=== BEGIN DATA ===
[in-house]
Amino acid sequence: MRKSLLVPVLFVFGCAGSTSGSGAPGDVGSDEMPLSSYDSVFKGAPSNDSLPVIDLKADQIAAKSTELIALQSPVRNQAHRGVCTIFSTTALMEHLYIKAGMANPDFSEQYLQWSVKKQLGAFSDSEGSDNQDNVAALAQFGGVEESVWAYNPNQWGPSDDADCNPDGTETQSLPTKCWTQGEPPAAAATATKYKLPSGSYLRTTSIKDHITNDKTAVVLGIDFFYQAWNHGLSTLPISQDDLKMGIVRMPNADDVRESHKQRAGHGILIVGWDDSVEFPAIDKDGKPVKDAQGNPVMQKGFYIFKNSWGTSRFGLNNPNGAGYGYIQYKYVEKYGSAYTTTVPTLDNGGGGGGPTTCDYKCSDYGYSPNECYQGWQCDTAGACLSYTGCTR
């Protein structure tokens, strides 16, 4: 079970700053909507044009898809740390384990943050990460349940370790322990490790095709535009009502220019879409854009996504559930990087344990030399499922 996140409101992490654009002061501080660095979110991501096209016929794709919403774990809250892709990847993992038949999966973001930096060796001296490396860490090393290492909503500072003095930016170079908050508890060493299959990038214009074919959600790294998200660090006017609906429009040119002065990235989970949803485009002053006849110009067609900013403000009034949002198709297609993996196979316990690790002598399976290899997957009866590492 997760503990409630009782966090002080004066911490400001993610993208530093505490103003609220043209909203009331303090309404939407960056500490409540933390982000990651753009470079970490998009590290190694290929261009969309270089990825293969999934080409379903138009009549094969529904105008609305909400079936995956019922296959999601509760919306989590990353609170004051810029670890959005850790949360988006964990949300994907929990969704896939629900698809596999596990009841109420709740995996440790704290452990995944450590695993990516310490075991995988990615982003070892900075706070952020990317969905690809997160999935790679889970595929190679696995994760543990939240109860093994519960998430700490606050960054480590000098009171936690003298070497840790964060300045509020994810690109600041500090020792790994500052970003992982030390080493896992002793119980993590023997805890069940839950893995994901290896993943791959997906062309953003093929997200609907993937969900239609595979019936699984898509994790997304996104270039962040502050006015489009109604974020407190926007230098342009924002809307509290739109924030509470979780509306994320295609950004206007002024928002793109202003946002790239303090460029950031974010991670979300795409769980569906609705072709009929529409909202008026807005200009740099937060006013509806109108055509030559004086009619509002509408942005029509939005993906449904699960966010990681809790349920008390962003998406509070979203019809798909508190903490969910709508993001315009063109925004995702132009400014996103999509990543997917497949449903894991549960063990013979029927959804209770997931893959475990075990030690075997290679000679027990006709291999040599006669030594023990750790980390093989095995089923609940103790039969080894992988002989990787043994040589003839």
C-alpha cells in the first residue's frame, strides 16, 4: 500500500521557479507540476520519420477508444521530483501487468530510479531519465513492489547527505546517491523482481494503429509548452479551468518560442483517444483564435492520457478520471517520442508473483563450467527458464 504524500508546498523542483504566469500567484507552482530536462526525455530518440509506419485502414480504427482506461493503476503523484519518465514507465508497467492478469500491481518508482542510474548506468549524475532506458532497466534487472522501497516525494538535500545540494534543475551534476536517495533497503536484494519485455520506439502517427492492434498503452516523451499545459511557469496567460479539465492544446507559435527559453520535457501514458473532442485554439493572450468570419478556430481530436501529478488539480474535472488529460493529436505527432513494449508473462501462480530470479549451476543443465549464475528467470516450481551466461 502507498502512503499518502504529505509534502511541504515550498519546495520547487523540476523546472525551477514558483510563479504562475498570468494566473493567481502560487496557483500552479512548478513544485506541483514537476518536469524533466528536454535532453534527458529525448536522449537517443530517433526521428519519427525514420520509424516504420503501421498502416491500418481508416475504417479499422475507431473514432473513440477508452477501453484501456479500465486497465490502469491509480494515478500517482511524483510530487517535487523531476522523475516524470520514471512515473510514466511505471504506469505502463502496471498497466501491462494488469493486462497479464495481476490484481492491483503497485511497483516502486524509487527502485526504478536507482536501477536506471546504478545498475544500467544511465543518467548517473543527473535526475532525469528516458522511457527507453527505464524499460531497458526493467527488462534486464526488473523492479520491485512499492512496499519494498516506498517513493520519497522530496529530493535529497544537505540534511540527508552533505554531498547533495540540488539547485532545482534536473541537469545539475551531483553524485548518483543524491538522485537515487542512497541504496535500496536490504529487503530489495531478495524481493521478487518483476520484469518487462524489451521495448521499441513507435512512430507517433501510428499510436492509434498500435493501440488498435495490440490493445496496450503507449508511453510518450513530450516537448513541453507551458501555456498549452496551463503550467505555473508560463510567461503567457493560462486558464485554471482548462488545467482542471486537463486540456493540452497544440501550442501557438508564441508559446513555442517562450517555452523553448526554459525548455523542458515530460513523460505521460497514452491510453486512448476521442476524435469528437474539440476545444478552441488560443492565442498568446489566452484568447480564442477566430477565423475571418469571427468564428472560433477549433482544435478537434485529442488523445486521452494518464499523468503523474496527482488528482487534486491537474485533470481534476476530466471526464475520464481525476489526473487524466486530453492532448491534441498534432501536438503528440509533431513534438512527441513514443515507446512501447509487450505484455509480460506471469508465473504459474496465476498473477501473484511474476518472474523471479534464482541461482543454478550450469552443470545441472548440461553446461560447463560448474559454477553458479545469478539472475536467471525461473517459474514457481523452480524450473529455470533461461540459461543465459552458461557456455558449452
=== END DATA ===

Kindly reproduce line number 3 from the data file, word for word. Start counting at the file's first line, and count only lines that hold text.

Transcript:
């Protein structure tokens, strides 16, 4: 079970700053909507044009898809740390384990943050990460349940370790322990490790095709535009009502220019879409854009996504559930990087344990030399499922 996140409101992490654009002061501080660095979110991501096209016929794709919403774990809250892709990847993992038949999966973001930096060796001296490396860490090393290492909503500072003095930016170079908050508890060493299959990038214009074919959600790294998200660090006017609906429009040119002065990235989970949803485009002053006849110009067609900013403000009034949002198709297609993996196979316990690790002598399976290899997957009866590492 997760503990409630009782966090002080004066911490400001993610993208530093505490103003609220043209909203009331303090309404939407960056500490409540933390982000990651753009470079970490998009590290190694290929261009969309270089990825293969999934080409379903138009009549094969529904105008609305909400079936995956019922296959999601509760919306989590990353609170004051810029670890959005850790949360988006964990949300994907929990969704896939629900698809596999596990009841109420709740995996440790704290452990995944450590695993990516310490075991995988990615982003070892900075706070952020990317969905690809997160999935790679889970595929190679696995994760543990939240109860093994519960998430700490606050960054480590000098009171936690003298070497840790964060300045509020994810690109600041500090020792790994500052970003992982030390080493896992002793119980993590023997805890069940839950893995994901290896993943791959997906062309953003093929997200609907993937969900239609595979019936699984898509994790997304996104270039962040502050006015489009109604974020407190926007230098342009924002809307509290739109924030509470979780509306994320295609950004206007002024928002793109202003946002790239303090460029950031974010991670979300795409769980569906609705072709009929529409909202008026807005200009740099937060006013509806109108055509030559004086009619509002509408942005029509939005993906449904699960966010990681809790349920008390962003998406509070979203019809798909508190903490969910709508993001315009063109925004995702132009400014996103999509990543997917497949449903894991549960063990013979029927959804209770997931893959475990075990030690075997290679000679027990006709291999040599006669030594023990750790980390093989095995089923609940103790039969080894992988002989990787043994040589003839």